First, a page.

Story of the ‘Medical Bible’

This article examines the origin, compilation and circulation of A Barefoot Doctor’s Manual Chijiao yisheng shouce 赤脚医生手册 ), exploring the relationship between medical politics and knowledge transmission in China, and its impact on the promotion of Chinese medicine across the world. Barefoot doctors were a special group of rural medical practitioners active in a very special socio political context. Various editions of barefoot doctor manuals and textbooks were published across China after the first publication of the Manual in 1969. The publication of these manuals and textbooks became an indelible hallmark of the Cultural Revolution (1966 1976), when political publications predominated. The Manual was not only a guide for barefoot doctors in their daily study and practice, but also a primary source of medical knowledge for ordinary people. In the middle of the 1970s, the Manual was translated into many languages and published worldwide.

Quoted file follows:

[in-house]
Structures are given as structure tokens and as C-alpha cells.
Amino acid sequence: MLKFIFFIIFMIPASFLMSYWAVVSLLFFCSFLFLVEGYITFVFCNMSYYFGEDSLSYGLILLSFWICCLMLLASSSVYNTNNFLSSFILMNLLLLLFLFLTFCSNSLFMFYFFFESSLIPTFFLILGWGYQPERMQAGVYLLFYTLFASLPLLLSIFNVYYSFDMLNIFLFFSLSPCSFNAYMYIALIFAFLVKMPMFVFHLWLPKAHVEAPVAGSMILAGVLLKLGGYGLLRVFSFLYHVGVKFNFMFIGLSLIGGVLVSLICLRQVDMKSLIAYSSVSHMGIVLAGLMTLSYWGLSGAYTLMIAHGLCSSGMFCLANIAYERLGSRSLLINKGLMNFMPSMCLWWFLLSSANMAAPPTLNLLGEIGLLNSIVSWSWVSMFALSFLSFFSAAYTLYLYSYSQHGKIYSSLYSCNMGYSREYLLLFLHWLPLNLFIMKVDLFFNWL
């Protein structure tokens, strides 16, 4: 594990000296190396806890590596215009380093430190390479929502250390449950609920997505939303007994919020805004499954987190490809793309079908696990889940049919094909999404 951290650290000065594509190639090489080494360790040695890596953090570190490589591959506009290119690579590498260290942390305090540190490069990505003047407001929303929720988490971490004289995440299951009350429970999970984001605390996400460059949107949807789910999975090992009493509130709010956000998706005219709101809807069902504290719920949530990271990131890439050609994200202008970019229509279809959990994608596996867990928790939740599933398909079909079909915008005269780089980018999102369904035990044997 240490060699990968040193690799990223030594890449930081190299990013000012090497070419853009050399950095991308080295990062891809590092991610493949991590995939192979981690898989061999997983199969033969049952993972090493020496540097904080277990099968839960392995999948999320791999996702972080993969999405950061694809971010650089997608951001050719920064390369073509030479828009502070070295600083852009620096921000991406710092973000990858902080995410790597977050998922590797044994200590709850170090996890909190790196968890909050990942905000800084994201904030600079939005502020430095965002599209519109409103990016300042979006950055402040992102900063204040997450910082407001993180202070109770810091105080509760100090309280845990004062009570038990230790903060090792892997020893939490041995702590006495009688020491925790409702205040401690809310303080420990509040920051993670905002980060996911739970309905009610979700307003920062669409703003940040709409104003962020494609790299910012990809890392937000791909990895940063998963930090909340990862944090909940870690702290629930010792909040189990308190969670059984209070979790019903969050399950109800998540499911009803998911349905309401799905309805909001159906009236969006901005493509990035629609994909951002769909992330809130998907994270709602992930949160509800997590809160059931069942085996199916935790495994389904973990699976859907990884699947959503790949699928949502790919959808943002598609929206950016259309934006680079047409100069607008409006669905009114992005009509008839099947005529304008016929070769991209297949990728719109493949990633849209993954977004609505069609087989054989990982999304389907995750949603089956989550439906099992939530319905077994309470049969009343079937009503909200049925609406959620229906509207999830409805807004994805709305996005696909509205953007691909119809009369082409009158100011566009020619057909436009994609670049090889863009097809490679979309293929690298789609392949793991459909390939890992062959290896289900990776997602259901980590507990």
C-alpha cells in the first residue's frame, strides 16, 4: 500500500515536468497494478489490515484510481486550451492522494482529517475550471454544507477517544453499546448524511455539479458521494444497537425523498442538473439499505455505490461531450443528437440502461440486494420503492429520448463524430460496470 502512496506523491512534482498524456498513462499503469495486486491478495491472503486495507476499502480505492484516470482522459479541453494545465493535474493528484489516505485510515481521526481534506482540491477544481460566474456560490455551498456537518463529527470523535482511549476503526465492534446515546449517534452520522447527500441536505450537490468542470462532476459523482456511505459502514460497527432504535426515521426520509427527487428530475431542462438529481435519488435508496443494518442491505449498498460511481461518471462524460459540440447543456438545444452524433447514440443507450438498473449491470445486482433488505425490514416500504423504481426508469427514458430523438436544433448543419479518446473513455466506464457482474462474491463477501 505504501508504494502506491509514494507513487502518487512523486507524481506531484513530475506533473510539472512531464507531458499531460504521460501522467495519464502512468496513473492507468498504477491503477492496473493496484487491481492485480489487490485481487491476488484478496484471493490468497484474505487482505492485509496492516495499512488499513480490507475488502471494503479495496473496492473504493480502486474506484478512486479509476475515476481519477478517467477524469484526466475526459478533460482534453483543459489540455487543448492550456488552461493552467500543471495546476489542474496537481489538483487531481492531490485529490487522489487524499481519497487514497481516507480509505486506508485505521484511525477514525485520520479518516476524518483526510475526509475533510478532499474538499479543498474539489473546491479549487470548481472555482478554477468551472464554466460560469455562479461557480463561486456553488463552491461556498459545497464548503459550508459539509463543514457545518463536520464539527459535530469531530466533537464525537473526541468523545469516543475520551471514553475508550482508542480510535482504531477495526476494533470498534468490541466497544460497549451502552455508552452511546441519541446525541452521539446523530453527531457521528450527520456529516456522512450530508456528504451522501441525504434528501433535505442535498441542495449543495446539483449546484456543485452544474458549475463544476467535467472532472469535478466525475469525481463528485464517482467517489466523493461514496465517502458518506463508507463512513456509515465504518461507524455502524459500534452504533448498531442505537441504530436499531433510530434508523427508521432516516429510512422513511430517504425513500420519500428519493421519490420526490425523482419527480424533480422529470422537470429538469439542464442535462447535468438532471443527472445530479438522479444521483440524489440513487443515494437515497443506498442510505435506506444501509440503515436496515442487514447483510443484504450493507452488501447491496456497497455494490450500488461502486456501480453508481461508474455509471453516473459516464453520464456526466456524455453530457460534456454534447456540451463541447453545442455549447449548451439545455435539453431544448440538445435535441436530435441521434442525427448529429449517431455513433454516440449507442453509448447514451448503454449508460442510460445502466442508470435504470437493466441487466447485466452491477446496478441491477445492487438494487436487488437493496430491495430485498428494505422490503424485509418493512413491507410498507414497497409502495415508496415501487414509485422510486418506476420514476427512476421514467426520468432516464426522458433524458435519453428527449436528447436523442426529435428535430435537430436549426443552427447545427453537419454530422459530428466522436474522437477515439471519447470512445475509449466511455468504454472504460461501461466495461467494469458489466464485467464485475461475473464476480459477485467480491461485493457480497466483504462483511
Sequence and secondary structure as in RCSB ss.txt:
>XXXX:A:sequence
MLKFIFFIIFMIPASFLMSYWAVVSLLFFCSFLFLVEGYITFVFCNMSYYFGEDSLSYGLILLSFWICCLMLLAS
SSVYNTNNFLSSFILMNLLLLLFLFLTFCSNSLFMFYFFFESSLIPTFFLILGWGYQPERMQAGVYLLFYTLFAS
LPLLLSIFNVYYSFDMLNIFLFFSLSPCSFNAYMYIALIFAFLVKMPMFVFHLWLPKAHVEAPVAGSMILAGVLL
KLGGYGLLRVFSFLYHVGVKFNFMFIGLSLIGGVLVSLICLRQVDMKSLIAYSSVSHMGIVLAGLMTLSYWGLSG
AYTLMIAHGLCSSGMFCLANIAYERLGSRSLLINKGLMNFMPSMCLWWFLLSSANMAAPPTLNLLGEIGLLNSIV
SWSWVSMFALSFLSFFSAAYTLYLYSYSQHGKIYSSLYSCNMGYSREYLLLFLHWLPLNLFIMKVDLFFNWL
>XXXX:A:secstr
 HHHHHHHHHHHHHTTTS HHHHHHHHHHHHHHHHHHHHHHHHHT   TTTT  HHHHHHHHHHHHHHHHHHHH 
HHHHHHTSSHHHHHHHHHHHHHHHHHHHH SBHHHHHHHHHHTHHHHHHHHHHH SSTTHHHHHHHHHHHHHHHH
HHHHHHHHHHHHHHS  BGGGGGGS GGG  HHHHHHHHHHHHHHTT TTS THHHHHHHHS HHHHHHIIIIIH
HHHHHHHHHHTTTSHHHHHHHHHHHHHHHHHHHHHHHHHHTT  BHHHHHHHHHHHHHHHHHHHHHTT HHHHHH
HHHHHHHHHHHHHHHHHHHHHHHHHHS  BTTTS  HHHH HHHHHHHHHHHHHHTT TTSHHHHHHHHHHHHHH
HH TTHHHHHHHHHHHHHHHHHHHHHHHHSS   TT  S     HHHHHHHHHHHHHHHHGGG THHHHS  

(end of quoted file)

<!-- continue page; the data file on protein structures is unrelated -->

This paper argues that the publication of A Barefoot Doctor’s Manual embodied a public oriented mode of knowledge transmission that emerged and was adopted during a very specific era, and though it was eventually substituted by a mode of training embedded in the formal medical education system, it demonstrated the impact of politics on medicine and health in the context of resource scarcity and low literacy. Changes in China’s geopolitical status, the West’s pursuit of alternative approaches to medicine and health, and the World Health Organization’s (WHO’s) concern over health universality and equity all contributed to the translation and circulation of the Manual , facilitating the dissemination of Chinese medicine worldwide. The paper thus presents empirical and theoretical contributions to research on the relationship between medical politics and knowledge transmission in China.